| 12:41 pm on Jan 29, 2003 (gmt 0)|
if you arn't changing domain names leave the old site up until Googlebot crawls the new site.
| 2:15 pm on Jan 29, 2003 (gmt 0)|
If you change DNS be sure to have the old site for at least 1 month.
If you are only changing server but the DNS is still the same i would wait until they've finished the deep crawl for the upcomming index.
| 4:47 am on Jan 30, 2003 (gmt 0)|
Just Lil Tips, move it on work days, not in holiday
| 5:18 am on Jan 30, 2003 (gmt 0)|
>If you change DNS be sure to have the old site for at least 1 month.
Make that 2 full dances or 2 and a bit months, which ever is the greater, and you will have nothing to worry about.
| 6:17 am on Jan 30, 2003 (gmt 0)|
I would go so far as to leave it up until googlebot is now longer crawling the old site. Check out this thread to see how long you can end up out of the index if you do not leave your old site up.
And though markh never posted again with the results, that was his problem, and his site is now back in the index. His new site was not crawled for about 3 1/2 months after the move.
| 10:44 am on Jan 31, 2003 (gmt 0)|
Will I be gone for from the google index for a while?
| 2:58 pm on Jan 31, 2003 (gmt 0)|
Is the best time to change server during the google dance?
| 3:23 pm on Jan 31, 2003 (gmt 0)|
LIUtilities, you may be lucky or unlucky. I suggest that you follow the advice and keep your pages up on the old IP for a good while. Otherwise, I'd be more inclined to switch just after being crawled but I'm not sure if the the Freshbot can temporarily remove dead URLs.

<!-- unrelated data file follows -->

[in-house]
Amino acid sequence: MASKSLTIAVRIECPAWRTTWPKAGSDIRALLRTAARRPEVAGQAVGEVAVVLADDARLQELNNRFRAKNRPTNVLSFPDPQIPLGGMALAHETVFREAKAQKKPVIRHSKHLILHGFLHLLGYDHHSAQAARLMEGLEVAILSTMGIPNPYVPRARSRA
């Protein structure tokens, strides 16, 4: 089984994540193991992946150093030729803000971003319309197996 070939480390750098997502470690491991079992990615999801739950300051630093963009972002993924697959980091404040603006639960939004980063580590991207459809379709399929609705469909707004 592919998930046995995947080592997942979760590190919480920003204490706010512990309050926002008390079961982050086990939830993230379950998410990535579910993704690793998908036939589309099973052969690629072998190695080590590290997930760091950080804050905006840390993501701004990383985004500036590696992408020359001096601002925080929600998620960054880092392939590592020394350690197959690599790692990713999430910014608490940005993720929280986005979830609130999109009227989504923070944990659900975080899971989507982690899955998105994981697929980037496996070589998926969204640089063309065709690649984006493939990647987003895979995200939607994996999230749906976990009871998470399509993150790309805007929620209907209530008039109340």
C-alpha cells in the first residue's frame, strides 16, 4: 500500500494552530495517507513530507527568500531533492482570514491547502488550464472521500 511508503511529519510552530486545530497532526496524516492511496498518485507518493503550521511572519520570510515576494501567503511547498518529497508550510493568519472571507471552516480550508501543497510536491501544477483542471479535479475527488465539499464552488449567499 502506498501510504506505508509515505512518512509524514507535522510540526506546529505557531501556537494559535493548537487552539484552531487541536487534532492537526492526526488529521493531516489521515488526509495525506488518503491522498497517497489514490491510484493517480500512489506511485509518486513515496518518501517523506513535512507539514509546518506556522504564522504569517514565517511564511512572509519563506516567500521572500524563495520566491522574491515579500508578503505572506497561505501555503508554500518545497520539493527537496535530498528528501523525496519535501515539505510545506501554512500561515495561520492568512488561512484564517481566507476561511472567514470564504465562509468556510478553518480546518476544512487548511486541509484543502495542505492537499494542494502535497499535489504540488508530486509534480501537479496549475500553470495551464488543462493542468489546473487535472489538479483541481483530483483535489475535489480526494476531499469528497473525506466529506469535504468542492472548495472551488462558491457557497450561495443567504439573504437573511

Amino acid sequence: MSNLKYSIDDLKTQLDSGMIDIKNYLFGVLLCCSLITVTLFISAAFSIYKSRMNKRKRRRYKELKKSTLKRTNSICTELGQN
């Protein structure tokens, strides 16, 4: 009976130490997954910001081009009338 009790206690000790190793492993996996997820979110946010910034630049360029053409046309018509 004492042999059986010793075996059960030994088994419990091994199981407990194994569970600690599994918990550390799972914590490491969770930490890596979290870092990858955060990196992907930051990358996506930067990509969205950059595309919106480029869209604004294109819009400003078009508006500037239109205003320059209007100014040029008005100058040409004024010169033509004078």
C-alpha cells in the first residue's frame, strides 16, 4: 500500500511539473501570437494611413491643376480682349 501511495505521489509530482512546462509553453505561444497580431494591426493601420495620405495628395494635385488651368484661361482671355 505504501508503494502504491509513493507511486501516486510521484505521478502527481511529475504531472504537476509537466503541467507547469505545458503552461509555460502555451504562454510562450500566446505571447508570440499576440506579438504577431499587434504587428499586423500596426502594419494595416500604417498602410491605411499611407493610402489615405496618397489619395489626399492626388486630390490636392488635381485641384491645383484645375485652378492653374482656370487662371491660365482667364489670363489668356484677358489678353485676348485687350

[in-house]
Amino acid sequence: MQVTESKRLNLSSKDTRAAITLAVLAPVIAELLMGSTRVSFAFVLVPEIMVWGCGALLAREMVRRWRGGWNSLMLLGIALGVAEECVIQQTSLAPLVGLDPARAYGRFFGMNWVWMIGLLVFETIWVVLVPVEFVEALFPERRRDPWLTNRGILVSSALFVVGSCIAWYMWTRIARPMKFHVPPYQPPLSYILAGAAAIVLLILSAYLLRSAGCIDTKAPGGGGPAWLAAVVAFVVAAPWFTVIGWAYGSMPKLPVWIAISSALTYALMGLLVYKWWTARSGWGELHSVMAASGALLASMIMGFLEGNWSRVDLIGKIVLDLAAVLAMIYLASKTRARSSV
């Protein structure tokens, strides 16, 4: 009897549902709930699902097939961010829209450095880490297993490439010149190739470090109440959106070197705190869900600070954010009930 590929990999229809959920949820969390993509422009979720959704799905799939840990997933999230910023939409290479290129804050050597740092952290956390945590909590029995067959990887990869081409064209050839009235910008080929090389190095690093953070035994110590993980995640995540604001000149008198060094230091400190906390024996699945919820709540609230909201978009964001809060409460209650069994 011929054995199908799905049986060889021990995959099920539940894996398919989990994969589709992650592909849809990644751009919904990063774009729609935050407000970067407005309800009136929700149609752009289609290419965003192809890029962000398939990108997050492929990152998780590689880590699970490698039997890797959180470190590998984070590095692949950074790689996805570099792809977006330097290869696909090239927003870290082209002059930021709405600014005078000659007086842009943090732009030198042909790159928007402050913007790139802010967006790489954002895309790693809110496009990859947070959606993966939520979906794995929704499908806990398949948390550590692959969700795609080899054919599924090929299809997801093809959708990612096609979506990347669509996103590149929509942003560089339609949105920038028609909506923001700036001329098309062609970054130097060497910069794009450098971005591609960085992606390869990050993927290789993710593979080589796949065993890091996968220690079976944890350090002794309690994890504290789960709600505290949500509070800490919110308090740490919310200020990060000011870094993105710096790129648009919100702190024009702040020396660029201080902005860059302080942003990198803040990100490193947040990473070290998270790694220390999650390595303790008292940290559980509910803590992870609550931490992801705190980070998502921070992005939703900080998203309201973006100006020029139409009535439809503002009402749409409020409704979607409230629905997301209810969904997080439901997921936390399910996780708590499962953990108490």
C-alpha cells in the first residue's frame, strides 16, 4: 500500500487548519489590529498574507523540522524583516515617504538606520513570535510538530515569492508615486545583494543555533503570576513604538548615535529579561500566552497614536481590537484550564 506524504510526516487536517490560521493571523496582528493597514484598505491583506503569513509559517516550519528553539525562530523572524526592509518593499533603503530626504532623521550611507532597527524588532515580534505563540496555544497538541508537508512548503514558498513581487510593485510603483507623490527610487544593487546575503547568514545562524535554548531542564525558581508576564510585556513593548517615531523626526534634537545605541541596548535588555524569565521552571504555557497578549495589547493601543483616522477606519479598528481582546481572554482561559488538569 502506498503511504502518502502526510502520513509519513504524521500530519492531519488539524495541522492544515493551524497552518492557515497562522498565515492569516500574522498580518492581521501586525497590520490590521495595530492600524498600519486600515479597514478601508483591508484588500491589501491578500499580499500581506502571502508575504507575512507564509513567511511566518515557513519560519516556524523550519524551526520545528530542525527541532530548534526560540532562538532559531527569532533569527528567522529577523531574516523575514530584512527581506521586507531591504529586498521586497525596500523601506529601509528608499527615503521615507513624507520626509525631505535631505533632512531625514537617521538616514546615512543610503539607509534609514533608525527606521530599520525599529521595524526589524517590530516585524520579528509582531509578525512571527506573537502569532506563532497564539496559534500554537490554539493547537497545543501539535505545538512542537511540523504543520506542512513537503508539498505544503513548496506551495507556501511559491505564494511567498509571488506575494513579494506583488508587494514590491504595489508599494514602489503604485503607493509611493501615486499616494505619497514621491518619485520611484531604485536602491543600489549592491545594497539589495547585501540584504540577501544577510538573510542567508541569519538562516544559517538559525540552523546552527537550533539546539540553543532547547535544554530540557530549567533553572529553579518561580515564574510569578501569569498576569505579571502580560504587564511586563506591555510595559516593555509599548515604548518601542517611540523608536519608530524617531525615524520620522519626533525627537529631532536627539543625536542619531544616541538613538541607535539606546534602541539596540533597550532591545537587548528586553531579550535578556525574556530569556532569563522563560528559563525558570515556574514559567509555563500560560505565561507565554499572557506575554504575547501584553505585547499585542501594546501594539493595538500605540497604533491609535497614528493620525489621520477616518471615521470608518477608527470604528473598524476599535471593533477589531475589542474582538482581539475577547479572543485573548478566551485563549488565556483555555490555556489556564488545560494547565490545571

The good news is that if you do disappear for an index or two then you should hop back afterwards as if nothing happened. (hopefully not two since Google reduce their DNS TTLs a while ago)
| 4:24 pm on Jan 31, 2003 (gmt 0)|
What we are doing is that we change server but stay with the host so the DNS should not change. The only thing that changes is the IP number. How does this affect google?
| 5:26 pm on Jan 31, 2003 (gmt 0)|
I've had two server switches this year. I didn't have anything saved on the old host and the switches went seamelessly for me. Maybe I was just lucky but I wonder if it is sometimes confusing for Google when you are two places and it keeps popping from one to the other.
It may have helped that both sites were well established with many links to them.
| 8:10 pm on Jan 31, 2003 (gmt 0)|
> How does this affect google?
Most browsers and ISP caches will notice the DNS change and visit the new IP after a day or two. Search engines have to visit very many IPs in the crawl (unlike an ISP proxy where people hit the same popular sites often). For this reason, engines tend to cache DNS for longer than other applications. Google seem to be quite quick these days, so hopefully you'll be fortunate.